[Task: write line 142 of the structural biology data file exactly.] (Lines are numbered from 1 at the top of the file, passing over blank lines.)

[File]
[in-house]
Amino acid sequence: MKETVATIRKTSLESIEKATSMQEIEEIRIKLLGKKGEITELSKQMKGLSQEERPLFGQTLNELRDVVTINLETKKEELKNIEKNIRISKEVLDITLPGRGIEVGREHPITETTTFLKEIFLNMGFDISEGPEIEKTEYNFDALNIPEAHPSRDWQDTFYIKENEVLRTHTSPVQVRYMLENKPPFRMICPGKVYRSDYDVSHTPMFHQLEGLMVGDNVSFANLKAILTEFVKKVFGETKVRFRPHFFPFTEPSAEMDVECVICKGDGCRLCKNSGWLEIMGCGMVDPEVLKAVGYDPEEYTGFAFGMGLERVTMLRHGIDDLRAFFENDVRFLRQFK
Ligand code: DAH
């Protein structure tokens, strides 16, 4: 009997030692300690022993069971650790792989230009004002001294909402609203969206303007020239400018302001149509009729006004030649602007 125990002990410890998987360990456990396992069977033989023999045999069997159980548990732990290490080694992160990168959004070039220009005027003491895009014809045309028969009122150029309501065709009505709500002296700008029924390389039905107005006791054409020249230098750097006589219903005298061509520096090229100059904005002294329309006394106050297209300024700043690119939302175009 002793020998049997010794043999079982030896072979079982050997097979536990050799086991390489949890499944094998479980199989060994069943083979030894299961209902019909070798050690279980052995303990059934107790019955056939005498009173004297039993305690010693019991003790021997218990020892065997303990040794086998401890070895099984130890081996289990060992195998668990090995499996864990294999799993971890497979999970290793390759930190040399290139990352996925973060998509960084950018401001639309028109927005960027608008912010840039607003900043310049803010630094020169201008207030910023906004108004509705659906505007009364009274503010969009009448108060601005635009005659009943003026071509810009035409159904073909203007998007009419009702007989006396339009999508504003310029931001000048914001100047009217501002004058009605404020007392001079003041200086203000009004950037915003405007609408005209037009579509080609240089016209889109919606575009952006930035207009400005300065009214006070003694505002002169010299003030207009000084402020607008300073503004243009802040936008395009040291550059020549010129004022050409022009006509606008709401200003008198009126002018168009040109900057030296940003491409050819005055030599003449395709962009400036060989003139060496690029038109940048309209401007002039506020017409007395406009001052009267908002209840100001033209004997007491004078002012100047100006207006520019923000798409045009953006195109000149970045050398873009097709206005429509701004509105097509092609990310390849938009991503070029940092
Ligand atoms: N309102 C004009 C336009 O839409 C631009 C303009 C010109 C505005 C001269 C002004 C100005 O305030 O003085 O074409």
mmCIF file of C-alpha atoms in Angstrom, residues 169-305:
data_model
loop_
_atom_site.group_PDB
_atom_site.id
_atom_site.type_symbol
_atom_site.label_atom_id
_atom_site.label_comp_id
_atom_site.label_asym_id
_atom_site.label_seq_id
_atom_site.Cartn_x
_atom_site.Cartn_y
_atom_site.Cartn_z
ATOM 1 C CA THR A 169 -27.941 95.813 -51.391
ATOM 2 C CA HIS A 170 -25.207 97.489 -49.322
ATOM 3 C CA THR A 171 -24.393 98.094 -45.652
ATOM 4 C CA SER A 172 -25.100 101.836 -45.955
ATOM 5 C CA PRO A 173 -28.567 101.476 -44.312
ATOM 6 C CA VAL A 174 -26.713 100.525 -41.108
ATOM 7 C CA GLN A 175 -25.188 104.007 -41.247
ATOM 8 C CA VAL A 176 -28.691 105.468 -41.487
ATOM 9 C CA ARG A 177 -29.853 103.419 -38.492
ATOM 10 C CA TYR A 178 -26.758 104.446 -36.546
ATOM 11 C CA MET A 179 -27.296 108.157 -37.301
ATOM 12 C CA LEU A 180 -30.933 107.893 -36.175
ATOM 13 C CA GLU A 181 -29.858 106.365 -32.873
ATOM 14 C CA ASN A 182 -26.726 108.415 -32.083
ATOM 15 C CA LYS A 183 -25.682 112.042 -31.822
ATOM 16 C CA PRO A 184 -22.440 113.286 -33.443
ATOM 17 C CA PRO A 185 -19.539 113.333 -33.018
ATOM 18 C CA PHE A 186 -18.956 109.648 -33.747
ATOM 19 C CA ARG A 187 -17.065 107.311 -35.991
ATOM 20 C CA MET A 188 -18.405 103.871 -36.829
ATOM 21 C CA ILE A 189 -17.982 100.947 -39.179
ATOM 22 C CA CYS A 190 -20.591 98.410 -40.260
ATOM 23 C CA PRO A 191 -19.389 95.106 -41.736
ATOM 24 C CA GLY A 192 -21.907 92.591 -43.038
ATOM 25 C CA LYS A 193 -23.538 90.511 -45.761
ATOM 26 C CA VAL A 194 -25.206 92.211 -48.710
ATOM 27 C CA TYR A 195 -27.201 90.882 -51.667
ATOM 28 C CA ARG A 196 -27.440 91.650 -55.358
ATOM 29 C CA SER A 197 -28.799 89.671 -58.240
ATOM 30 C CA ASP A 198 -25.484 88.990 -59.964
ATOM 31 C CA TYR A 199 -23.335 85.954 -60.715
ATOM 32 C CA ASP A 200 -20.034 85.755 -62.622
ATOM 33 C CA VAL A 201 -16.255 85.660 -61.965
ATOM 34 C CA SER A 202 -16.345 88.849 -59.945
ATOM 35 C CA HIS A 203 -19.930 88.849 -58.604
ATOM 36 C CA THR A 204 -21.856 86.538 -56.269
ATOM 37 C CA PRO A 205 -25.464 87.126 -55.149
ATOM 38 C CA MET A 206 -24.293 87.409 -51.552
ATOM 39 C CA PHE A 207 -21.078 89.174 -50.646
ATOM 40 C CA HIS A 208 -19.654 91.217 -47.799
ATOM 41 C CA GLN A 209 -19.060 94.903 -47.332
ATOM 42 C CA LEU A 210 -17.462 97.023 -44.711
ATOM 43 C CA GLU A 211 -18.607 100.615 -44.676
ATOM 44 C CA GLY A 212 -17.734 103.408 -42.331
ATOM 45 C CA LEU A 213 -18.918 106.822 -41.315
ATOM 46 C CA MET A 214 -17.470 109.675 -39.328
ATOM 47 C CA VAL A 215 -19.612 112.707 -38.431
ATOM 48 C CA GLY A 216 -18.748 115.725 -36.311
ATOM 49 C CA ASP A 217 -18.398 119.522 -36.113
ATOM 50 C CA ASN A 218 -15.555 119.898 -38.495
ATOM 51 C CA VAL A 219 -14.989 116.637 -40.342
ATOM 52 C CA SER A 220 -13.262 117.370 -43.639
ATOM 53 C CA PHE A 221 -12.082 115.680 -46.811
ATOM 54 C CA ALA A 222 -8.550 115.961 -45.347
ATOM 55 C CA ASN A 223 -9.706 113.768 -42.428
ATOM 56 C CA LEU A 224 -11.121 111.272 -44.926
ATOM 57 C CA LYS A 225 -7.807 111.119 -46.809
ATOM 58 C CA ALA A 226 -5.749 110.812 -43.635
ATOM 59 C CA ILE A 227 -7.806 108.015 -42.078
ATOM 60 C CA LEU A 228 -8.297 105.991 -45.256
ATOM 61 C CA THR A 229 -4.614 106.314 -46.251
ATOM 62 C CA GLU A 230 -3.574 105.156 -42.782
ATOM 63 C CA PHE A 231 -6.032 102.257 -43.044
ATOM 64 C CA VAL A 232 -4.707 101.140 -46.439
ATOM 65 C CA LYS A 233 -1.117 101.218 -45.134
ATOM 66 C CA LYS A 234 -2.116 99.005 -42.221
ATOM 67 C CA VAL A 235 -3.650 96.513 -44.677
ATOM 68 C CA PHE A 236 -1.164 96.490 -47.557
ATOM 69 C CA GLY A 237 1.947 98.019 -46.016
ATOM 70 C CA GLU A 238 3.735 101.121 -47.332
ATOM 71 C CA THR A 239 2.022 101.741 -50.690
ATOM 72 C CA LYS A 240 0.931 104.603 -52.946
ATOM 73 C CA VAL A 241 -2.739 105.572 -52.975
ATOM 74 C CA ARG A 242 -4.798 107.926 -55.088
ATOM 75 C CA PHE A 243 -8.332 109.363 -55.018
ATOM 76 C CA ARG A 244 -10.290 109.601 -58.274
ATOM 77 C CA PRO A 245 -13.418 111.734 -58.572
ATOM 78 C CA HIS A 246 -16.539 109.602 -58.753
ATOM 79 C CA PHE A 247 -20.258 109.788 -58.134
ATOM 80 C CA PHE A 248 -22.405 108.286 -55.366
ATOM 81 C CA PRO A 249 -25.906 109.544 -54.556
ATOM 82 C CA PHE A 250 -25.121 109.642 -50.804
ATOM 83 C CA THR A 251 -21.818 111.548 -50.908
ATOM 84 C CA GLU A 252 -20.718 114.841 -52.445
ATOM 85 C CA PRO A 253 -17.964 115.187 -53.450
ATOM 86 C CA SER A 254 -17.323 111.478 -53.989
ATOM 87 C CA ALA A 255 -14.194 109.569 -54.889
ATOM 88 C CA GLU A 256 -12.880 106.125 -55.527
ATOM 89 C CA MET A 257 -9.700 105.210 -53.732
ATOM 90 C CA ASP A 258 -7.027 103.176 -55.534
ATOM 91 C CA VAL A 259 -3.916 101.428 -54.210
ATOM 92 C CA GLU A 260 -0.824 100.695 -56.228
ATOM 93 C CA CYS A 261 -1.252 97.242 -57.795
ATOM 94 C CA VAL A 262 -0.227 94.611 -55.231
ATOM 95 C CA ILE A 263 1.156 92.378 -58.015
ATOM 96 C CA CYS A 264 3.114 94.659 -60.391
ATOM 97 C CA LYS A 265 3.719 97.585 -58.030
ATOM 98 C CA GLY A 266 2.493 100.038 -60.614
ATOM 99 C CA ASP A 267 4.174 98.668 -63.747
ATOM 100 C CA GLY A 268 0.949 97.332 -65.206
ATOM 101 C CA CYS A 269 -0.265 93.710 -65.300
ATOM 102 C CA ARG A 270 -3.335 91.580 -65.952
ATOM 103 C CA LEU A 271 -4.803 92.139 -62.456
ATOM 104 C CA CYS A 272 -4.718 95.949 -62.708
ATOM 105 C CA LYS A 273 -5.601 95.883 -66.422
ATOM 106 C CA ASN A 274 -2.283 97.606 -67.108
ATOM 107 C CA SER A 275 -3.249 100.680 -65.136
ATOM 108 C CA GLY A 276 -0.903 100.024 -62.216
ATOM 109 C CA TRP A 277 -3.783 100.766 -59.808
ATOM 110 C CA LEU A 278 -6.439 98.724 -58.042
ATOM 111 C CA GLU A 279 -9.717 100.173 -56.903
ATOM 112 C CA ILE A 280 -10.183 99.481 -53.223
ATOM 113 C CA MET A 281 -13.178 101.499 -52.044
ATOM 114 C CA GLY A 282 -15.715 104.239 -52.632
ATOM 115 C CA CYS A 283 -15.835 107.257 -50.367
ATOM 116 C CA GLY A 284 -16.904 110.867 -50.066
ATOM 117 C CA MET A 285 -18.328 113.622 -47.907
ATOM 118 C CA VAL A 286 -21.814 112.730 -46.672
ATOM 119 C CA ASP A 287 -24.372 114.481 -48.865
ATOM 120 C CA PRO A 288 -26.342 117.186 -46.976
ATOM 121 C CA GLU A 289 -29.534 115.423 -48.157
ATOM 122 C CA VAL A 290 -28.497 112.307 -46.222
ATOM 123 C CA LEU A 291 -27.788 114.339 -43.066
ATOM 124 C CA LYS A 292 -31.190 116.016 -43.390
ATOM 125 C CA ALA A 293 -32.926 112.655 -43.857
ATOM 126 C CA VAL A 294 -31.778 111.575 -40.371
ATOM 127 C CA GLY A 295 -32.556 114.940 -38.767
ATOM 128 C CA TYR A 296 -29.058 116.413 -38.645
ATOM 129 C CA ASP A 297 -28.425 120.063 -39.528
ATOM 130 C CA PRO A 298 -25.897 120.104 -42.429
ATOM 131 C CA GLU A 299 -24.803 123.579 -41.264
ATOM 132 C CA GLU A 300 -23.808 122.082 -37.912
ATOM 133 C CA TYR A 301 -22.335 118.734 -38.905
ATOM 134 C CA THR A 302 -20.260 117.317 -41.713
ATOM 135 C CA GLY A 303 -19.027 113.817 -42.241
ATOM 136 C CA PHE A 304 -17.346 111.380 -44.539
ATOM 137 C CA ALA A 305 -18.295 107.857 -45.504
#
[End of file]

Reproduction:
ATOM 124 C CA LYS A 292 -31.190 116.016 -43.390